ROSWELL, GA — If you thought the restroom was the epicenter of workplace germs, you don''t want to know about office break rooms and kitchens, according to a press release.
The place where U.S. workers eat and prepare their lunch topped the list of office germ "hotspots," with sink and microwave door handles the dirtiest surfaces touched by office workers on a daily basis, the release stated.
Hygienists from Kimberly-Clark Professional''s The Healthy Workplace Project collected nearly 5,000 individual swabs from office buildings housing more than 3,000 employees, representing a broad cross-section of office "types" including manufacturing facilities, law firms, insurance companies, healthcare companies and call centers, the release noted.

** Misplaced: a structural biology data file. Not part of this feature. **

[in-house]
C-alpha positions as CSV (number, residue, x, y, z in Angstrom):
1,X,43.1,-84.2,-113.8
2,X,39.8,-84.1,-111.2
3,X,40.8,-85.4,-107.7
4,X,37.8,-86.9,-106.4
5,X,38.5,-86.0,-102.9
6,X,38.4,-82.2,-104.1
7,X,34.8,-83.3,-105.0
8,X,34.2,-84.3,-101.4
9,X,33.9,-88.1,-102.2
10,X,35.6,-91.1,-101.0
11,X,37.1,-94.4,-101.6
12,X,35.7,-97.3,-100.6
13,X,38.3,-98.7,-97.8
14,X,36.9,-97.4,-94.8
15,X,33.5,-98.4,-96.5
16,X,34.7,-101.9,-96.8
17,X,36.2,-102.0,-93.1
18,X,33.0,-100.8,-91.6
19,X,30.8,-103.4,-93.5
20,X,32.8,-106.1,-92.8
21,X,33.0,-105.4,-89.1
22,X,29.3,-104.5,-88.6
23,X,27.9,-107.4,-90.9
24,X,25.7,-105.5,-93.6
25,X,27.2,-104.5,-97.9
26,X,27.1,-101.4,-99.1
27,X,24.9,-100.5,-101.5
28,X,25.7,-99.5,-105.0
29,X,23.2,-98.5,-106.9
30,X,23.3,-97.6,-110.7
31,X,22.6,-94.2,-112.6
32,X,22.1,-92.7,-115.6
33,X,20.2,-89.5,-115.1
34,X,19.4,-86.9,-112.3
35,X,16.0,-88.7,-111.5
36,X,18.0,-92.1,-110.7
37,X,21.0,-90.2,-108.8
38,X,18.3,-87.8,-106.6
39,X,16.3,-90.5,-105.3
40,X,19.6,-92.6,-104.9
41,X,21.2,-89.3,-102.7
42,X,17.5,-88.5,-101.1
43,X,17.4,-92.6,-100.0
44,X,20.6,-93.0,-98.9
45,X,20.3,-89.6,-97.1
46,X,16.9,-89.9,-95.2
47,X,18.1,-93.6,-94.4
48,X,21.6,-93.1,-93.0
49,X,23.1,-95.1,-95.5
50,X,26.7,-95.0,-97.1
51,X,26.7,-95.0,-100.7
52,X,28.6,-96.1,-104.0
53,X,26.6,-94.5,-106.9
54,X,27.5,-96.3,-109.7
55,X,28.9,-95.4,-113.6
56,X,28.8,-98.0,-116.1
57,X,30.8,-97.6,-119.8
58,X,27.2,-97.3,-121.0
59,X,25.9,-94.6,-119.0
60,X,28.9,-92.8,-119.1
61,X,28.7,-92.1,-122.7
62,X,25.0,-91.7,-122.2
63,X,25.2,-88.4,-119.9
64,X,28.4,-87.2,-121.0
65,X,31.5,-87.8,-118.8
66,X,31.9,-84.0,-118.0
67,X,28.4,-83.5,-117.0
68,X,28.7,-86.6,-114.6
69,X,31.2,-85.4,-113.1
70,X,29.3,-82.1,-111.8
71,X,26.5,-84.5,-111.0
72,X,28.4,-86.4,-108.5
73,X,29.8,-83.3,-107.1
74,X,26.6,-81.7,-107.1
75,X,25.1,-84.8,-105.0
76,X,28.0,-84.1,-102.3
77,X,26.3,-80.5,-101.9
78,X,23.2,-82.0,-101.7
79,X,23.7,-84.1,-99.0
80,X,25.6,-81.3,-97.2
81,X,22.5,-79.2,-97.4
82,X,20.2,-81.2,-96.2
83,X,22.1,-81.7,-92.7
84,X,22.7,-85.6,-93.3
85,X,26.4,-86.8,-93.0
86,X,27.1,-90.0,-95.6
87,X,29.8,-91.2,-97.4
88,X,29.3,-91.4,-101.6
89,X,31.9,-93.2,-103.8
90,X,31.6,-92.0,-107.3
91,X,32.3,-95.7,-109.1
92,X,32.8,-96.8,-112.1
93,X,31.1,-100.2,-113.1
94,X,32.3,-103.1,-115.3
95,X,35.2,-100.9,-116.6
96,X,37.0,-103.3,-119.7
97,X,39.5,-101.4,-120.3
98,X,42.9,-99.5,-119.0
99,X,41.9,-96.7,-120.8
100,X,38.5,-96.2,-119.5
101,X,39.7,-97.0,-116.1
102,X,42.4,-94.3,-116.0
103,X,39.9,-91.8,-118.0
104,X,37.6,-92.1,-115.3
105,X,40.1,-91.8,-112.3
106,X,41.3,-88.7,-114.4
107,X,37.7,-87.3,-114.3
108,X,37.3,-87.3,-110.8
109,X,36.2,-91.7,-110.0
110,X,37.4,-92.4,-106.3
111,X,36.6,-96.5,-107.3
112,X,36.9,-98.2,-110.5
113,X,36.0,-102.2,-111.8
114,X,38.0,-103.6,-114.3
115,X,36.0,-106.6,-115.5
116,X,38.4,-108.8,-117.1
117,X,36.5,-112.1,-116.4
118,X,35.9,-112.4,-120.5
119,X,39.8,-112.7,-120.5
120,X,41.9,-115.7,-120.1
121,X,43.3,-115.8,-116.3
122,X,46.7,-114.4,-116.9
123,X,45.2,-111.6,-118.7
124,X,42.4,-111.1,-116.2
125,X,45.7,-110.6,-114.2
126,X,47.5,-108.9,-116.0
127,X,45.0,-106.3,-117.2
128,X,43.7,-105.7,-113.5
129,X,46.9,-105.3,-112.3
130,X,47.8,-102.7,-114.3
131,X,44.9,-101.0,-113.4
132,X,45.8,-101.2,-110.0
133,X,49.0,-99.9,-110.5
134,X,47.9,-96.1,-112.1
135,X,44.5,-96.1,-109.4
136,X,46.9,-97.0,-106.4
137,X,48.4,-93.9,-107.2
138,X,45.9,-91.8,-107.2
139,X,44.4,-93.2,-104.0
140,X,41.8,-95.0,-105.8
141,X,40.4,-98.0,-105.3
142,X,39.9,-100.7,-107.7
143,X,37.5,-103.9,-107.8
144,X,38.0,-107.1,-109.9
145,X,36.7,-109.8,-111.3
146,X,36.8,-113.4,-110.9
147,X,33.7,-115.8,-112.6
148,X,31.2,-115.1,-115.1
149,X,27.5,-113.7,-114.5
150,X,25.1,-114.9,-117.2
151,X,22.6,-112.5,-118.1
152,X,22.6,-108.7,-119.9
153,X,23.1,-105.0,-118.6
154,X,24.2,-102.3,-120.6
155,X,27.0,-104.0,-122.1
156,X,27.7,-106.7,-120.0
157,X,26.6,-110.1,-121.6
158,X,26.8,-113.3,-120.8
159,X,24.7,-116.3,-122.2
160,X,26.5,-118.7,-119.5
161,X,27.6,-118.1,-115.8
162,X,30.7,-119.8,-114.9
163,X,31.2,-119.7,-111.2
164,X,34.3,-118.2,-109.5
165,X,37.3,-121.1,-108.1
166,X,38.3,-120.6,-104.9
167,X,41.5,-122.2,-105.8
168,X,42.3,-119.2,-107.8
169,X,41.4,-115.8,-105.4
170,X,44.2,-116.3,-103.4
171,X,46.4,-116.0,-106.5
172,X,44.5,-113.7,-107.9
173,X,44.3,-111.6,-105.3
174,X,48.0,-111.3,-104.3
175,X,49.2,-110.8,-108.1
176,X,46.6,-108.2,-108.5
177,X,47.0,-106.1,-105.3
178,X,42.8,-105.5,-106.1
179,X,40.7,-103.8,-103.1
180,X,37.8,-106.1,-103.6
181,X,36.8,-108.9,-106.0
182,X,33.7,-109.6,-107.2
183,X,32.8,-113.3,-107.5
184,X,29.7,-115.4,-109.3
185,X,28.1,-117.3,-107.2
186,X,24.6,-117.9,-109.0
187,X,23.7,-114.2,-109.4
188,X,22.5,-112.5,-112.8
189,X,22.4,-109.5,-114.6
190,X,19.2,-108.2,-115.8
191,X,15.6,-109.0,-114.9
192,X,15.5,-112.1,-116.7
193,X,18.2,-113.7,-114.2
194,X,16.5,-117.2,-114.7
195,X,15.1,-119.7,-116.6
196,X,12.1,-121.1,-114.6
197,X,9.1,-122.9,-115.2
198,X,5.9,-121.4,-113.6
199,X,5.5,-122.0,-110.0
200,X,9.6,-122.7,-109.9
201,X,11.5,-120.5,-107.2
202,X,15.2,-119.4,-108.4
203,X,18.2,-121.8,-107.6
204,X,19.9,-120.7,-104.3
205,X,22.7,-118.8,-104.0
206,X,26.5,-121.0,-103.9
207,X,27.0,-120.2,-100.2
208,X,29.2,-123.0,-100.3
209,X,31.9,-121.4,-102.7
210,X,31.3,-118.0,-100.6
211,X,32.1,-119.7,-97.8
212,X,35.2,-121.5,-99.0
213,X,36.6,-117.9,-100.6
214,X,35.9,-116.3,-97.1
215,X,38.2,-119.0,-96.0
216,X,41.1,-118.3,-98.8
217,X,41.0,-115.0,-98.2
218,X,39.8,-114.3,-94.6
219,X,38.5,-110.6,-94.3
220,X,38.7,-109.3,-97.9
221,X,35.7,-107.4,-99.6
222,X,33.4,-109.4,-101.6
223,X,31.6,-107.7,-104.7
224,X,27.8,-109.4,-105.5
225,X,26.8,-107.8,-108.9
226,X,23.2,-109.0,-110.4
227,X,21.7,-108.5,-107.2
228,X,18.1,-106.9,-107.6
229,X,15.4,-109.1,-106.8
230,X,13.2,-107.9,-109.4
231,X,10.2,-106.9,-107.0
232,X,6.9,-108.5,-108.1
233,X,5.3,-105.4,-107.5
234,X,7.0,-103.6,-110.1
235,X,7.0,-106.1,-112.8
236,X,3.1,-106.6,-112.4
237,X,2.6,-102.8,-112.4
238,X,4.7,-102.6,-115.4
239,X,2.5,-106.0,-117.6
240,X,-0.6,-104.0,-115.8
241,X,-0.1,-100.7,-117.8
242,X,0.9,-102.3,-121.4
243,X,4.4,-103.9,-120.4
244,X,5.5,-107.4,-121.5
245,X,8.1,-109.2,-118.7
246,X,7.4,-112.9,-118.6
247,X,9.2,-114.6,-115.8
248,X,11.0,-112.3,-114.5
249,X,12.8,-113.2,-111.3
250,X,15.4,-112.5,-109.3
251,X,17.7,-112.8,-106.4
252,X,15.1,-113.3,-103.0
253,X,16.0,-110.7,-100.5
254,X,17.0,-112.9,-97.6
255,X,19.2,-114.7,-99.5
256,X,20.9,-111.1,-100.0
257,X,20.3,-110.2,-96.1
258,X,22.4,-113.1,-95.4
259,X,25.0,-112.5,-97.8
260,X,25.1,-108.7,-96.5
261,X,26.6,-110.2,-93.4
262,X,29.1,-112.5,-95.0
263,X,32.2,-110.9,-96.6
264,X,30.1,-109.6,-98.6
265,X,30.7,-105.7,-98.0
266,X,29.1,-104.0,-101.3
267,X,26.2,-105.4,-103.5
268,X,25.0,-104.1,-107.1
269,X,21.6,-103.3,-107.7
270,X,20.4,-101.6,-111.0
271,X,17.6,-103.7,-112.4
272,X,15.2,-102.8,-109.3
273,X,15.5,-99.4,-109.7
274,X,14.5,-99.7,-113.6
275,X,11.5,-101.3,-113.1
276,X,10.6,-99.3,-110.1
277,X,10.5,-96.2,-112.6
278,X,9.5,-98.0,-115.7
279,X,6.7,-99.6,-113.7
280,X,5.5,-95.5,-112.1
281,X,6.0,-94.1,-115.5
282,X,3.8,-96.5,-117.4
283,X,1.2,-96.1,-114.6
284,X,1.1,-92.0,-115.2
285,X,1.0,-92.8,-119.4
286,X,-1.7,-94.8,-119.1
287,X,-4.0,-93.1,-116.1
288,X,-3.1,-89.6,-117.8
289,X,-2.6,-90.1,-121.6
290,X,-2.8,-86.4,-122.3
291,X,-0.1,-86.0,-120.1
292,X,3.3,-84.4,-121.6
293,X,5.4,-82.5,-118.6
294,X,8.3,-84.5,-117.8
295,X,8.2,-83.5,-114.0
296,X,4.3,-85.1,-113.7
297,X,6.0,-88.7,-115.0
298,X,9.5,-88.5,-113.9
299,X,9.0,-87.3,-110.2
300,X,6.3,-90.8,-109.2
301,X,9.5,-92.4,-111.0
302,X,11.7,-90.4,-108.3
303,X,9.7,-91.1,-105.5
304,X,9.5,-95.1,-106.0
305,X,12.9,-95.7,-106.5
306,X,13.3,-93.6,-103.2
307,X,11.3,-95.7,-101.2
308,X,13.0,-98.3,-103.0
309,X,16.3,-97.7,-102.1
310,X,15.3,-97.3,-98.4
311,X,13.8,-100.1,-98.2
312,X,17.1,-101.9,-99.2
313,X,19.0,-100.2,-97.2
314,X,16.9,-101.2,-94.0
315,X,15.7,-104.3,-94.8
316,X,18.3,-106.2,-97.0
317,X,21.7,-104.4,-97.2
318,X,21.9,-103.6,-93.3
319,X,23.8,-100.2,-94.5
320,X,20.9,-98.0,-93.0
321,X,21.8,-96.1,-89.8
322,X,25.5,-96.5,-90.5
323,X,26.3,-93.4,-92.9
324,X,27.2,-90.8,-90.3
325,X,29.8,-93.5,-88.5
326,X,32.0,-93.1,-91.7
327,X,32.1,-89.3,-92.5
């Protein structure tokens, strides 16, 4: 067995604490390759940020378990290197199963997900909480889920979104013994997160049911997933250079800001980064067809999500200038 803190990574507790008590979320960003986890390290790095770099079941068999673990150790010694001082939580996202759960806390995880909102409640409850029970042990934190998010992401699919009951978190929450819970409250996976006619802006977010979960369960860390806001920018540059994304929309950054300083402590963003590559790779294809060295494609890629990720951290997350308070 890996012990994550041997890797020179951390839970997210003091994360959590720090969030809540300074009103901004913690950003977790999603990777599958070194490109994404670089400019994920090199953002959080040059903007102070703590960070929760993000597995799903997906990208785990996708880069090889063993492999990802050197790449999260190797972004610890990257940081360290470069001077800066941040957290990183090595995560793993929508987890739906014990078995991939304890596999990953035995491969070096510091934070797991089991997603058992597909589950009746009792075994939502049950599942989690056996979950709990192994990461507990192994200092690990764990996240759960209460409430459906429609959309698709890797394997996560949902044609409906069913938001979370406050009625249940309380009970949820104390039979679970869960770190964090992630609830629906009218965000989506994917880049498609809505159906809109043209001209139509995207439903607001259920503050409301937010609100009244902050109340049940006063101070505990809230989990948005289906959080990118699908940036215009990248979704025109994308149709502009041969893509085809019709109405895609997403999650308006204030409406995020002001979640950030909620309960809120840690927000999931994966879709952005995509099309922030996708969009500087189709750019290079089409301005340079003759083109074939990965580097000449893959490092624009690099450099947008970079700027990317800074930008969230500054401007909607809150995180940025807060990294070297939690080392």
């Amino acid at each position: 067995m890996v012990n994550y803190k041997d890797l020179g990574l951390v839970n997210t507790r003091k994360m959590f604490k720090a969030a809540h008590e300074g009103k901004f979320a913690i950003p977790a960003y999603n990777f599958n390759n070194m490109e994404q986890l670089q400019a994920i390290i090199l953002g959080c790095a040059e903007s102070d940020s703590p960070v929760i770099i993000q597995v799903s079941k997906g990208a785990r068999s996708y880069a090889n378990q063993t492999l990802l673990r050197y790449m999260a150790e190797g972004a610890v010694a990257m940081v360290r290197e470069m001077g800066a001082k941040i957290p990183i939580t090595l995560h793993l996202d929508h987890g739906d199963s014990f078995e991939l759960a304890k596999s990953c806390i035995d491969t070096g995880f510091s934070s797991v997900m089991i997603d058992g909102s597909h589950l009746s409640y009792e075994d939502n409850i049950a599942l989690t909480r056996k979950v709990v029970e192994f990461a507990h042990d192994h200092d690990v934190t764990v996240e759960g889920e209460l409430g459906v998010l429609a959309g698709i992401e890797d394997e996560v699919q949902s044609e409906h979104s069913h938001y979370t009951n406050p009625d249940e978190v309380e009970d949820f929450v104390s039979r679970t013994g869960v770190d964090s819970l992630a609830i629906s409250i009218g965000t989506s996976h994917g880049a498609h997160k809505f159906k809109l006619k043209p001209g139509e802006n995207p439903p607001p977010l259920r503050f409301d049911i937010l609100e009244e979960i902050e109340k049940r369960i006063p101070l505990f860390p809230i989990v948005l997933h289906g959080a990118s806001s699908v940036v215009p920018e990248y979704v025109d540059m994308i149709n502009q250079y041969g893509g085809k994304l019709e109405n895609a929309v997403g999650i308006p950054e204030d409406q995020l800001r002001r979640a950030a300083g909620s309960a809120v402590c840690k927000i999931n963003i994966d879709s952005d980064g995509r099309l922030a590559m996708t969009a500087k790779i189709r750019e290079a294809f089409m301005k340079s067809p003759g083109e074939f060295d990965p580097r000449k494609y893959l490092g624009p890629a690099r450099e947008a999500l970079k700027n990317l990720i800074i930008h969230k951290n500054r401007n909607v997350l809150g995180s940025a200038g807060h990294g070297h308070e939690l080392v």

The findings are from a study carried out by Kimberly-Clark Professional and is believed to be one of the most detailed and comprehensive studies ever conducted on identifying workplace hotspots where germs can lurk, the release added.
According to the release, the percentage of the office surfaces tested and found to have high levels of contamination (an adenosine triphosphate (ATP) count of 300 or higher), includes:
• 75 percent of break room sink faucet handles
• 48 percent of microwave door handles
• 27 percent of keyboards
• 26 percent of refrigerator door handles
• 23 percent of water fountain buttons
• 21 percent of vending machine buttons.
"People are aware of the risk of germs in the restroom, but areas like break rooms have not received the same degree of attention," said Dr. Charles Gerba, professor of microbiology at the University of Arizona.
"This study demonstrates that contamination can be spread throughout the workplace when office workers heat up lunch, make coffee or simply type on their keyboards," Gerba added.
Click here to read the complete release.